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THE UNITED STATES–PEOPLES REPUBLIC OF CHINA STRAINED RELATIONSHIP ….. FEARS OF A THIRD WORLD WAR – How it can be averted through dialogue

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PRESIDENT JOHN F. KENNEDY’S INAUGURAL ADDRESS  — FULL OF PEACEFUL OPTIONS THAT COULD END TODAY’S STRIFE

  • Let both sides, for the first time, formulate serious and precise proposals for the inspection and control of arms–and bring the absolute power to destroy other nations under the absolute control of all nations. – JF Kennedy
  • Let both sides seek to invoke the wonders of science instead of its terrors. Together let us explore the stars, conquer the deserts, eradicate disease, tap the ocean depths, and encourage the arts and commerce.
  • Let both sides unite to heed in all corners of the earth the command of Isaiah–to “undo the heavy burdens … and to let the oppressed go free.” – JF Kennedy

 Speechwriting is a craft. Only thinkers write. It could be most interesting going through the records of the United States and the United Nations to read the pronouncements of great leaders. Some, like Obafemi Awolowo, are beautiful strategic planners and writers. Others in the mould of Nnamdi Azikiwe are great orators who successfully sway people to their sides by sweet and reasonable deliveries. Yet, others like Abubakar Tafawa Balewa have sonorous voices to which you would love to listen. Now, let’s go beyond Nigeria’s borders.

PRESIDENTIAL SPEECHES White House records are replete with ratings of Presidential Inaugural speeches. Speeches are crafted most times by inspiration. ‘’All United States Presidents up until Warren G. Harding wrote their own speeches.  Harding hired the first Presidential speechwriter.  Since, almost every president has used speechwriters.  Some have been reliant, and some have been more autonomous.  Stephen Charbonneau, a political activist disclosed that President George W Bush didn’t write his own speeches, and what resulted was that his writers would hand him speeches full of words and phrases that he would never .use President Franklin D. Roosevelt was famous for working on his speeches up until the last minute… the quote calling it a “day that will live in infamy” was penciled in a few minutes before he made the speech. Kennedy and Sorenson functioned like co-authors.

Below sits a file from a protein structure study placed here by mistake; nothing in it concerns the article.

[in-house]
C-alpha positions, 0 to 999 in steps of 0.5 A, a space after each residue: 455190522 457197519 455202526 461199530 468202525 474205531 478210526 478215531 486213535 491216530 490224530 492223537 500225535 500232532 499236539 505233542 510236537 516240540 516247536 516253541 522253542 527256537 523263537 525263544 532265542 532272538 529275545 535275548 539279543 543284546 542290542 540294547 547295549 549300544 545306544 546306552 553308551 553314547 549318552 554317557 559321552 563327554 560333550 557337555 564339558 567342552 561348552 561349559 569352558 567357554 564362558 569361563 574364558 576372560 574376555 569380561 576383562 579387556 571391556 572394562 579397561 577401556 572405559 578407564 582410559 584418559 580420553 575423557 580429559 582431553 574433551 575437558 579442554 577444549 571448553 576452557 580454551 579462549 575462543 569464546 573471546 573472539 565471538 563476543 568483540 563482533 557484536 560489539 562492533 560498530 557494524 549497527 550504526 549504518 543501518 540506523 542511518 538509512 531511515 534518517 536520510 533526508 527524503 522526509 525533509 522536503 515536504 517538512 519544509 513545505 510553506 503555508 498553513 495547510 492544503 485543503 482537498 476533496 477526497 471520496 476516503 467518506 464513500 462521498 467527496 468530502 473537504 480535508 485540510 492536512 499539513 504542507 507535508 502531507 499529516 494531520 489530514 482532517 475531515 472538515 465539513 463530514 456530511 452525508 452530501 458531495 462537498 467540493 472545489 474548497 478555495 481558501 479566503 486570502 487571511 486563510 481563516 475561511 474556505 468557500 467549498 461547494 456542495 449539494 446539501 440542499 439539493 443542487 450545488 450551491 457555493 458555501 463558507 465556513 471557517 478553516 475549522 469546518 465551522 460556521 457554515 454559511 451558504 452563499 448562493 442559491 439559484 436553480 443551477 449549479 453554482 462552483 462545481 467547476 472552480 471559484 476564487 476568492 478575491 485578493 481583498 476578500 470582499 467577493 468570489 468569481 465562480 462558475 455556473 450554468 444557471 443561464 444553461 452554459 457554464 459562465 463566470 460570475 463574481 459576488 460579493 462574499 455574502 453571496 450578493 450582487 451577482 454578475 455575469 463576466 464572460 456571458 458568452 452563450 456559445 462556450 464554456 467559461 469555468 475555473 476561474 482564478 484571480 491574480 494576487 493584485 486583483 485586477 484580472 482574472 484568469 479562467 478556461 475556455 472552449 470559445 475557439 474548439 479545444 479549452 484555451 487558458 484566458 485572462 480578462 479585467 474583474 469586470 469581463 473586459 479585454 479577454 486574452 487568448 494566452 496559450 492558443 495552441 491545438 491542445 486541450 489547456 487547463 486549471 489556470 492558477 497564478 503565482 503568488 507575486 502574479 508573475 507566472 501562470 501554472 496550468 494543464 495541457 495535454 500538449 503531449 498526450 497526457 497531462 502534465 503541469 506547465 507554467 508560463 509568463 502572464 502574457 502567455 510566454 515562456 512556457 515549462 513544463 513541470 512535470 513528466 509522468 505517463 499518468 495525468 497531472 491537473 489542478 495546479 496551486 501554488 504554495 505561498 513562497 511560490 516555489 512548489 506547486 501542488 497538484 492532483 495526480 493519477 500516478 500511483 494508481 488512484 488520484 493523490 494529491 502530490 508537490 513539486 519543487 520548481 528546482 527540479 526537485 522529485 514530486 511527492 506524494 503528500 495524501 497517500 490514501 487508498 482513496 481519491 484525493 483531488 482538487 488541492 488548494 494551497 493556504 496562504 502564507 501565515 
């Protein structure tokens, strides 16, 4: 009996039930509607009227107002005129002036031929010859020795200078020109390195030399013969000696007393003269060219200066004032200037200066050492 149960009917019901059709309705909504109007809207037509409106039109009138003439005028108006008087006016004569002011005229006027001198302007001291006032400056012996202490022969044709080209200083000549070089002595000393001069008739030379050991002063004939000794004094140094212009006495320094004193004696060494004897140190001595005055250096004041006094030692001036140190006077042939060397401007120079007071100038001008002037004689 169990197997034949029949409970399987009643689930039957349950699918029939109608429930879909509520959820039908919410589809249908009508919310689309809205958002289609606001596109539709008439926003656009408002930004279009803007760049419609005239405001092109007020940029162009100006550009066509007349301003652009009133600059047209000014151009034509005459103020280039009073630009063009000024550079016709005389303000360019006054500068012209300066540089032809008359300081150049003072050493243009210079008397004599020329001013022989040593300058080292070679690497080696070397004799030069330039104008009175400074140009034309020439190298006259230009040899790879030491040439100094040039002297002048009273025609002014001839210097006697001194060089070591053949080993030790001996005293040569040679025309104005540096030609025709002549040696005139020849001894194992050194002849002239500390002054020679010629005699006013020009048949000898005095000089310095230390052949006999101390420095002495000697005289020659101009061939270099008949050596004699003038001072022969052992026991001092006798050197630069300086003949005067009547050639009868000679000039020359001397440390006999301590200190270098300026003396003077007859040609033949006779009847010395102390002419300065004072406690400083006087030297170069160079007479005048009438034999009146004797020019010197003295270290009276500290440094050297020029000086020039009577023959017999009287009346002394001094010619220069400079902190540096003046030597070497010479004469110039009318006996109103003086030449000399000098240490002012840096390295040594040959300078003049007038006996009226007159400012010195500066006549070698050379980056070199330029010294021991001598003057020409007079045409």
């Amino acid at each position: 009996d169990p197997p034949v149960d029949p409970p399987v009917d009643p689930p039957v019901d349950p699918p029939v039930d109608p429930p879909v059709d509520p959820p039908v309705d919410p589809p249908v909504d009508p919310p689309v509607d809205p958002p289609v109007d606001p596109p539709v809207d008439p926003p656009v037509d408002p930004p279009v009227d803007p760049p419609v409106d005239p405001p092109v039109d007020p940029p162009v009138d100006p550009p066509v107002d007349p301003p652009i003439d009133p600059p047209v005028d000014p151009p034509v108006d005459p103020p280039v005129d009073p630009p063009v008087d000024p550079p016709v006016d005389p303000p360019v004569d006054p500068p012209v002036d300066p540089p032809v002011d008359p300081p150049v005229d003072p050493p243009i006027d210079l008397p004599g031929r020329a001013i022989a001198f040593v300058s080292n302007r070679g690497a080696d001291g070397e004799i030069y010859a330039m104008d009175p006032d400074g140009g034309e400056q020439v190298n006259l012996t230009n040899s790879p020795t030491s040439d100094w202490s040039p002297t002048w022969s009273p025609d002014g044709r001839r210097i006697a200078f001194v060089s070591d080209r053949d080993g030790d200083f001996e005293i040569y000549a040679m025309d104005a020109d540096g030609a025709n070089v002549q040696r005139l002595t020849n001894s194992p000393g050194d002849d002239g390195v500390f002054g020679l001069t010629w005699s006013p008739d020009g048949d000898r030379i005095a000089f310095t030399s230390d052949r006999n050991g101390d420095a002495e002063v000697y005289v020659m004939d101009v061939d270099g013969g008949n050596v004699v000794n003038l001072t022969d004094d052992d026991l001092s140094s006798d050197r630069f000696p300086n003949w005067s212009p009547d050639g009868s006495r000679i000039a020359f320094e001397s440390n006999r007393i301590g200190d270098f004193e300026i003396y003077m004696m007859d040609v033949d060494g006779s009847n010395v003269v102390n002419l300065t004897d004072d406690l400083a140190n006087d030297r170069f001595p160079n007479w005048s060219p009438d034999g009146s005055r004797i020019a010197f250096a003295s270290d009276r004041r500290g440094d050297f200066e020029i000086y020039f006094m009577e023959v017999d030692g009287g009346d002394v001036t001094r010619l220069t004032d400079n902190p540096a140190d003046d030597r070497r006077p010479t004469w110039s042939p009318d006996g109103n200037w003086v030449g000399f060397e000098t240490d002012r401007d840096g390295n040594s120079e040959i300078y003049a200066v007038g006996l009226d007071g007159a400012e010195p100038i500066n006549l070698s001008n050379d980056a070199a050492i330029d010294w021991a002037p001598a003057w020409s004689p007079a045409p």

President Barack Obama apparently functioned the same way, and on a couple of special occasions, he wrote his own speeches entirely.  Clinton is said to be ”more traditional in his use of speechwriters, but he often deviates from the script and speaks extemporaneously.’’ The speech delivered by President John F. Kennedy at his inaugural address in 1961 lasted only 14 minutes; but was hugely punchy. It was written by was crafted by his speechwriter Ted Sorensen, who was directed by Kennedy to study President Abraham Lincoln’s famous Gettysburg Address as well as other inaugural speeches. In the opinion of Stephen Charbonneau, the speech is best remembered for a single line: “My fellow Americans: ask not what your country can do for you—ask what you can do for your country.” Kennedy began collecting thoughts and ideas for his inauguration speech in late November 1960.

U.S. News, in a compilation titled: White House Speechwriters Share Craft Secrets reveals that: President Bill Clinton ‘’enjoyed telling his speechwriters when they gathered in the Oval: “I used to give three speeches a day.” The not-so-subtle message: He didn’t need speechwriters. High-flown Woodrow Wilson, the last president to write his own speeches, lived and breathed in the White House one hundred years ago. Thus presidential speechwriters have been a fact of Washington political life for roughly a century.’’ President Barack Obama is rated as: ‘’a better speechwriter than any of his speechwriters. He probably got elected in 2008 on the strength of his soaring oratory and cadences, despite a short and slender resume as a lawmaker. Let us now return to that great speech delivered by JF Kennedy. The speech contains admonitions that are commended for study by both President Donald Trump and Chinese President Xi Jinping.  It could work, only if both leaders would reason like Kennedy who delivered the powerful address.